Neural Mechanisms of Interactive Communication: From Bird Cage to Bedside

  • Speaker
  • Michael A. Long, Ph.D.Thomas and Suzanne Murphy Professor of Neuroscience and Physiology, Department of Neuroscience and Physiology, New York University School of Medicine
Date & Time

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Vocal communication is central to our everyday lives, facilitating social exchange. Despite significant recent discoveries, the neural mechanisms underlying coordinated vocal exchanges remain poorly understood.

In this Presidential Lecture, Michael Long will examine the brain processes involved in interactive vocal behaviors with a focus on forebrain circuitry in the human brain as well as a range of animal models that share specific communication abilities with us — including the parrot, the zebra finch, and a Costa Rican vocalizing rodent. Using this comparative approach, Long will attempt to identify conserved principles of brain function and uncover circuit dynamics critical for interactive language use.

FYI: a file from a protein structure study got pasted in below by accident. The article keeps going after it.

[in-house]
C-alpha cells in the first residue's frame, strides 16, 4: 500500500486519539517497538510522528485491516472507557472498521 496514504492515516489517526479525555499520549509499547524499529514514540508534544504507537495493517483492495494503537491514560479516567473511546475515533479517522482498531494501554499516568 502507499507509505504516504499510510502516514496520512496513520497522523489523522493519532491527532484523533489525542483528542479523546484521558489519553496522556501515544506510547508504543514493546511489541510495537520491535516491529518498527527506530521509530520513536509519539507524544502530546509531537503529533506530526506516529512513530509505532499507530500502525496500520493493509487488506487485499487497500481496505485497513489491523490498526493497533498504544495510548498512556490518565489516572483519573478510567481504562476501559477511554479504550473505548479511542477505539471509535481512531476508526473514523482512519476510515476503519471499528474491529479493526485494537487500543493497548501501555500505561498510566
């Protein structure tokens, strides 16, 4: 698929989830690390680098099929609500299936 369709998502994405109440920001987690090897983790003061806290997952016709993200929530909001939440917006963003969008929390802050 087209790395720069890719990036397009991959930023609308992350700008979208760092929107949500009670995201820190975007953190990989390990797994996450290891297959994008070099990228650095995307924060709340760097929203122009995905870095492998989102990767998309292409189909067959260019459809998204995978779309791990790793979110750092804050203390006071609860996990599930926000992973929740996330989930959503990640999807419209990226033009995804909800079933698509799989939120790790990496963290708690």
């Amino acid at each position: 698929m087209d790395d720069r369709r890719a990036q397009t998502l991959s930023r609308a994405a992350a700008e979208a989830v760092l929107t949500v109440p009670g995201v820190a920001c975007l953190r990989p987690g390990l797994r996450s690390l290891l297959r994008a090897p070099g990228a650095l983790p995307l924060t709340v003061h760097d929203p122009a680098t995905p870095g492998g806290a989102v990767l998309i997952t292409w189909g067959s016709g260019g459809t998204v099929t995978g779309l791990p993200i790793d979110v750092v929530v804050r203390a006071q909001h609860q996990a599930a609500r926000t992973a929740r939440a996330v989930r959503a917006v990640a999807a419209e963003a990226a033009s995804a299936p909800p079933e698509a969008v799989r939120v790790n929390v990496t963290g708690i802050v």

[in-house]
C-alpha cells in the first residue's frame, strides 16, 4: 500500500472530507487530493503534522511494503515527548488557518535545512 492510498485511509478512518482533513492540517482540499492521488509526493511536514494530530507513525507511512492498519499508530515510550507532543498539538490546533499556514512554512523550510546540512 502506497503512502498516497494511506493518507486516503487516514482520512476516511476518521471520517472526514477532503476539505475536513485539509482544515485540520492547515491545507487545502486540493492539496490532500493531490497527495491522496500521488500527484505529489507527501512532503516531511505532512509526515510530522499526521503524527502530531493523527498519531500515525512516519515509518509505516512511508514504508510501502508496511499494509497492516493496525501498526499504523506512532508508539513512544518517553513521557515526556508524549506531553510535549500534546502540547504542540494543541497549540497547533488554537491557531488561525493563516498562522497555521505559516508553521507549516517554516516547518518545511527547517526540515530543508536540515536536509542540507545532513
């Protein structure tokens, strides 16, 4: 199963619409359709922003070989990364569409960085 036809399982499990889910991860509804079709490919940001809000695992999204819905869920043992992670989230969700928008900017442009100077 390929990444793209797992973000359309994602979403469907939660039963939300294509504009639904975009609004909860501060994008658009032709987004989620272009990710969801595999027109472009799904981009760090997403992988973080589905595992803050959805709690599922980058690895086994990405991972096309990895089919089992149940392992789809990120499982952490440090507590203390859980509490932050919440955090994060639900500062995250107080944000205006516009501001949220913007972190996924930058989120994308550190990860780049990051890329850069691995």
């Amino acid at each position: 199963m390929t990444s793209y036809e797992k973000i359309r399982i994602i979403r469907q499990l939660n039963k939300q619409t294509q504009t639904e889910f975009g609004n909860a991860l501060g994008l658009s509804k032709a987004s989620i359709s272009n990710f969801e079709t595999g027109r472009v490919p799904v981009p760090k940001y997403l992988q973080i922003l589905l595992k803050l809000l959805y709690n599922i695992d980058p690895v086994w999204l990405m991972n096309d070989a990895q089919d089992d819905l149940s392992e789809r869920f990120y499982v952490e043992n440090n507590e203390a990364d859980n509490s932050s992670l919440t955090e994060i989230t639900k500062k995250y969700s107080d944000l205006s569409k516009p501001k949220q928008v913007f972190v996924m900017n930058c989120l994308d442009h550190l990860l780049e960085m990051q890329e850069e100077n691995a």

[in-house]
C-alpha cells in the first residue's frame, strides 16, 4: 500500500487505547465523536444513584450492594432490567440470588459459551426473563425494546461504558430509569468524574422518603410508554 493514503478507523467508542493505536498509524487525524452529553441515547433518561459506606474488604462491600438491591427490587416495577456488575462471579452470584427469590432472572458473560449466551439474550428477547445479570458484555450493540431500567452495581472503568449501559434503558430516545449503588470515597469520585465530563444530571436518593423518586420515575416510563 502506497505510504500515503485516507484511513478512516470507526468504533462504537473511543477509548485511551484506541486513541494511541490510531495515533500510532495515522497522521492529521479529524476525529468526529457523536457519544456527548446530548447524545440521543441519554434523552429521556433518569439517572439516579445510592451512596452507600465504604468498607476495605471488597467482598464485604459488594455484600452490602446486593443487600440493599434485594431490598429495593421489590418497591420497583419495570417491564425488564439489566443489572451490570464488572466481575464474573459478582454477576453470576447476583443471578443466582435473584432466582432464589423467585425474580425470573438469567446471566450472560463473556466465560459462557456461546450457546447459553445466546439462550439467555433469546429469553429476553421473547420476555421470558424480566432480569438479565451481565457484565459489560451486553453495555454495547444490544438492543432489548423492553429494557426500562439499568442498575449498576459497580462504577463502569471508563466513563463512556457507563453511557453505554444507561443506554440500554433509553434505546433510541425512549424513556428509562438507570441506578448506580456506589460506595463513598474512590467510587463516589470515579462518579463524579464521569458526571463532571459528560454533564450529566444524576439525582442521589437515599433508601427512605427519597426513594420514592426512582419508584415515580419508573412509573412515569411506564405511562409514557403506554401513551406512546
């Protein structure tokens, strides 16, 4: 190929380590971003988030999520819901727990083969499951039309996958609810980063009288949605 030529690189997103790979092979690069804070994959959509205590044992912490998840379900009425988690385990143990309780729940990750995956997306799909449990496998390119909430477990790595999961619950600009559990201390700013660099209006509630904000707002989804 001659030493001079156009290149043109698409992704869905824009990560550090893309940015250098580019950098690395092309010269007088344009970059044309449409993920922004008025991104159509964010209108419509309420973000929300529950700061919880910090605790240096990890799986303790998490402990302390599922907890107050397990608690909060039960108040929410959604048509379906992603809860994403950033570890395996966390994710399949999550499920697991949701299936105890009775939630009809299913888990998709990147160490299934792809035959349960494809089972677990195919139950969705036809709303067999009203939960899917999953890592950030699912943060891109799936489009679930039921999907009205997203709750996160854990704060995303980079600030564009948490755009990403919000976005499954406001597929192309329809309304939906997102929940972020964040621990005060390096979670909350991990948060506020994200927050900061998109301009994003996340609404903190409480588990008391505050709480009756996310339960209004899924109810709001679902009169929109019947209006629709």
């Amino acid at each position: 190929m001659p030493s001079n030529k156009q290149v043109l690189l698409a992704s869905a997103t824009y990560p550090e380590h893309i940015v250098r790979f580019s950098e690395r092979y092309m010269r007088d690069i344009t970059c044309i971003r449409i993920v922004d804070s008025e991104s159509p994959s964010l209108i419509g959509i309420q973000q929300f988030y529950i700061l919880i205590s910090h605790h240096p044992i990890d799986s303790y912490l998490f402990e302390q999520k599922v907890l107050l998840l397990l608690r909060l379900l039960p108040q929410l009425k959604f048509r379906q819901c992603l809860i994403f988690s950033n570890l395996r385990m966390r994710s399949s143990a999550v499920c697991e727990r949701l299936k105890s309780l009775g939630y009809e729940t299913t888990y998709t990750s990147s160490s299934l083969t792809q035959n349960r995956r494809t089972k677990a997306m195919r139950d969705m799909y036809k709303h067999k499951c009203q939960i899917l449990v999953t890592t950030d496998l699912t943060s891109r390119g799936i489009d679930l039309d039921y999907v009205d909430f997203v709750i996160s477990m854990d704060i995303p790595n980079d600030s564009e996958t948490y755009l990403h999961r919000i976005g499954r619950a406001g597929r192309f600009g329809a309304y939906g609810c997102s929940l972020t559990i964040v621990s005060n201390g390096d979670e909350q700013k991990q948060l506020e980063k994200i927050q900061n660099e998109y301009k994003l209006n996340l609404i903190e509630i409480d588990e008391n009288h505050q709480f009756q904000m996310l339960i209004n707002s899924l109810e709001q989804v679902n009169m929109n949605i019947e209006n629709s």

About the Speaker

Long is the Thomas and Susanne Murphy Professor of Neuroscience and vice chair for research at the NYU Grossman School of Medicine. He completed his graduate studies at Brown University, where he investigated the role of electrical synapses in the mammalian brain. During his postdoctoral work at MIT, Long began to study the songbird model system to uncover the cellular and network properties that give rise to learned vocal sequences. Since beginning his laboratory in 2010, Long has expanded his scope, leading to investigations into a range of vocalizing species, including humans.

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